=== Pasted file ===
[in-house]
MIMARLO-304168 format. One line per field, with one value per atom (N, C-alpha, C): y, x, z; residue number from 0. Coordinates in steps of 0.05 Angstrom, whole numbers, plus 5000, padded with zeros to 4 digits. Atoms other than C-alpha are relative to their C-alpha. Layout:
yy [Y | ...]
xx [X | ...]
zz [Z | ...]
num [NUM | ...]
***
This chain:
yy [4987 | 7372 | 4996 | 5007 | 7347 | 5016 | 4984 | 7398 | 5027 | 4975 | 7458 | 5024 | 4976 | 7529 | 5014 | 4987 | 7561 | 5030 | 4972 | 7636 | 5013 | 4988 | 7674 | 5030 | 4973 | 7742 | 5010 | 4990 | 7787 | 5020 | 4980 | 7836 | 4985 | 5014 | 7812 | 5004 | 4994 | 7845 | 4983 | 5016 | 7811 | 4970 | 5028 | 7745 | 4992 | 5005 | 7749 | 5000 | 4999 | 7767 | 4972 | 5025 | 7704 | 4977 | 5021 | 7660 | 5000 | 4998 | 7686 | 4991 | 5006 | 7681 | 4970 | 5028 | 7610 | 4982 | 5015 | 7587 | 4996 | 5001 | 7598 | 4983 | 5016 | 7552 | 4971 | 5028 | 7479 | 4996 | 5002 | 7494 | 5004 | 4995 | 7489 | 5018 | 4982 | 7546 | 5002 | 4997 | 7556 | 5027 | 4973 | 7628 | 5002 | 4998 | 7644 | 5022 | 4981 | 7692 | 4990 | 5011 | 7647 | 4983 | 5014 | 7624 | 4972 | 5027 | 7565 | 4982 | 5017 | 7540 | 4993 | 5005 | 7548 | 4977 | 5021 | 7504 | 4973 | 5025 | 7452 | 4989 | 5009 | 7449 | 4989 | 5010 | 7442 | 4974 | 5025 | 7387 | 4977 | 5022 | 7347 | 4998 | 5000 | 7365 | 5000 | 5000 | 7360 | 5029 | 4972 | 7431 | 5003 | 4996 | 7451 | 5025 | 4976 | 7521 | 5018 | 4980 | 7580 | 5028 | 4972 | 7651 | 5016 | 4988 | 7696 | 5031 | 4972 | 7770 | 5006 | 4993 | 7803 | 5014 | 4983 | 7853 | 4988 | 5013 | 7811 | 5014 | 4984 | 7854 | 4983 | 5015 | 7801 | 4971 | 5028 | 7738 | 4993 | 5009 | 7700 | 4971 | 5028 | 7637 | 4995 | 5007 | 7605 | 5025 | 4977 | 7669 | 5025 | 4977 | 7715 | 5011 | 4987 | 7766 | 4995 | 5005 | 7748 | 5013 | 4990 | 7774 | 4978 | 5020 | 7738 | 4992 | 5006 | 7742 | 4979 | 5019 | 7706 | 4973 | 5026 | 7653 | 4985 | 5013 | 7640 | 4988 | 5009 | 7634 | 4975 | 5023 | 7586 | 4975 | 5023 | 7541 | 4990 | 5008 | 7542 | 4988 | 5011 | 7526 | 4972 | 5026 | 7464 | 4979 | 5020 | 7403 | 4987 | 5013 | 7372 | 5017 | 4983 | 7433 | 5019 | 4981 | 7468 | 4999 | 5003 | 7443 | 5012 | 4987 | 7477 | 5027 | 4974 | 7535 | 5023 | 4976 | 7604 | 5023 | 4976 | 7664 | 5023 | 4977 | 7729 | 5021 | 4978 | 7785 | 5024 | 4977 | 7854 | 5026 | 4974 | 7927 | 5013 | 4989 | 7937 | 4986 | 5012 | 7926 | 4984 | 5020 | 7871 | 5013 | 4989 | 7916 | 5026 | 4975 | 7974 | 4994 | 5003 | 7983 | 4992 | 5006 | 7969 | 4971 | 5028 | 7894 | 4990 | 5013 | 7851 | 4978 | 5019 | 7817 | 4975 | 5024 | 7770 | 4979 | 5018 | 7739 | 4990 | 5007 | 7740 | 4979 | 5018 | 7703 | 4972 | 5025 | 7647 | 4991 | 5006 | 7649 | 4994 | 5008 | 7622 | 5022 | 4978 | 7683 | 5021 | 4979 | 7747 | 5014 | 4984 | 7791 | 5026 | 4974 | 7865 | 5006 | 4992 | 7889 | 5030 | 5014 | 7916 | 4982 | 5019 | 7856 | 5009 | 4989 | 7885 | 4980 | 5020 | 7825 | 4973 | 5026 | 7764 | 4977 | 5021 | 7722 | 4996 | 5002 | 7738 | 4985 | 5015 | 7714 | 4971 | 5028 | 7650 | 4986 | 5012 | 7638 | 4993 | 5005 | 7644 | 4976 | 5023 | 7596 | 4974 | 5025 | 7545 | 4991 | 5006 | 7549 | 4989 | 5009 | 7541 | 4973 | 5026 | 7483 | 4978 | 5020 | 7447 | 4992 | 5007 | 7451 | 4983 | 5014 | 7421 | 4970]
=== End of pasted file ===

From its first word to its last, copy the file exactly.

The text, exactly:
[in-house]
MIMARLO-304168 format. One line per field, with one value per atom (N, C-alpha, C): y, x, z; residue number from 0. Coordinates in steps of 0.05 Angstrom, whole numbers, plus 5000, padded with zeros to 4 digits. Atoms other than C-alpha are relative to their C-alpha. Layout:
yy [Y | ...]
xx [X | ...]
zz [Z | ...]
num [NUM | ...]
***
This chain:
yy [4987 | 7372 | 4996 | 5007 | 7347 | 5016 | 4984 | 7398 | 5027 | 4975 | 7458 | 5024 | 4976 | 7529 | 5014 | 4987 | 7561 | 5030 | 4972 | 7636 | 5013 | 4988 | 7674 | 5030 | 4973 | 7742 | 5010 | 4990 | 7787 | 5020 | 4980 | 7836 | 4985 | 5014 | 7812 | 5004 | 4994 | 7845 | 4983 | 5016 | 7811 | 4970 | 5028 | 7745 | 4992 | 5005 | 7749 | 5000 | 4999 | 7767 | 4972 | 5025 | 7704 | 4977 | 5021 | 7660 | 5000 | 4998 | 7686 | 4991 | 5006 | 7681 | 4970 | 5028 | 7610 | 4982 | 5015 | 7587 | 4996 | 5001 | 7598 | 4983 | 5016 | 7552 | 4971 | 5028 | 7479 | 4996 | 5002 | 7494 | 5004 | 4995 | 7489 | 5018 | 4982 | 7546 | 5002 | 4997 | 7556 | 5027 | 4973 | 7628 | 5002 | 4998 | 7644 | 5022 | 4981 | 7692 | 4990 | 5011 | 7647 | 4983 | 5014 | 7624 | 4972 | 5027 | 7565 | 4982 | 5017 | 7540 | 4993 | 5005 | 7548 | 4977 | 5021 | 7504 | 4973 | 5025 | 7452 | 4989 | 5009 | 7449 | 4989 | 5010 | 7442 | 4974 | 5025 | 7387 | 4977 | 5022 | 7347 | 4998 | 5000 | 7365 | 5000 | 5000 | 7360 | 5029 | 4972 | 7431 | 5003 | 4996 | 7451 | 5025 | 4976 | 7521 | 5018 | 4980 | 7580 | 5028 | 4972 | 7651 | 5016 | 4988 | 7696 | 5031 | 4972 | 7770 | 5006 | 4993 | 7803 | 5014 | 4983 | 7853 | 4988 | 5013 | 7811 | 5014 | 4984 | 7854 | 4983 | 5015 | 7801 | 4971 | 5028 | 7738 | 4993 | 5009 | 7700 | 4971 | 5028 | 7637 | 4995 | 5007 | 7605 | 5025 | 4977 | 7669 | 5025 | 4977 | 7715 | 5011 | 4987 | 7766 | 4995 | 5005 | 7748 | 5013 | 4990 | 7774 | 4978 | 5020 | 7738 | 4992 | 5006 | 7742 | 4979 | 5019 | 7706 | 4973 | 5026 | 7653 | 4985 | 5013 | 7640 | 4988 | 5009 | 7634 | 4975 | 5023 | 7586 | 4975 | 5023 | 7541 | 4990 | 5008 | 7542 | 4988 | 5011 | 7526 | 4972 | 5026 | 7464 | 4979 | 5020 | 7403 | 4987 | 5013 | 7372 | 5017 | 4983 | 7433 | 5019 | 4981 | 7468 | 4999 | 5003 | 7443 | 5012 | 4987 | 7477 | 5027 | 4974 | 7535 | 5023 | 4976 | 7604 | 5023 | 4976 | 7664 | 5023 | 4977 | 7729 | 5021 | 4978 | 7785 | 5024 | 4977 | 7854 | 5026 | 4974 | 7927 | 5013 | 4989 | 7937 | 4986 | 5012 | 7926 | 4984 | 5020 | 7871 | 5013 | 4989 | 7916 | 5026 | 4975 | 7974 | 4994 | 5003 | 7983 | 4992 | 5006 | 7969 | 4971 | 5028 | 7894 | 4990 | 5013 | 7851 | 4978 | 5019 | 7817 | 4975 | 5024 | 7770 | 4979 | 5018 | 7739 | 4990 | 5007 | 7740 | 4979 | 5018 | 7703 | 4972 | 5025 | 7647 | 4991 | 5006 | 7649 | 4994 | 5008 | 7622 | 5022 | 4978 | 7683 | 5021 | 4979 | 7747 | 5014 | 4984 | 7791 | 5026 | 4974 | 7865 | 5006 | 4992 | 7889 | 5030 | 5014 | 7916 | 4982 | 5019 | 7856 | 5009 | 4989 | 7885 | 4980 | 5020 | 7825 | 4973 | 5026 | 7764 | 4977 | 5021 | 7722 | 4996 | 5002 | 7738 | 4985 | 5015 | 7714 | 4971 | 5028 | 7650 | 4986 | 5012 | 7638 | 4993 | 5005 | 7644 | 4976 | 5023 | 7596 | 4974 | 5025 | 7545 | 4991 | 5006 | 7549 | 4989 | 5009 | 7541 | 4973 | 5026 | 7483 | 4978 | 5020 | 7447 | 4992 | 5007 | 7451 | 4983 | 5014 | 7421 | 4970]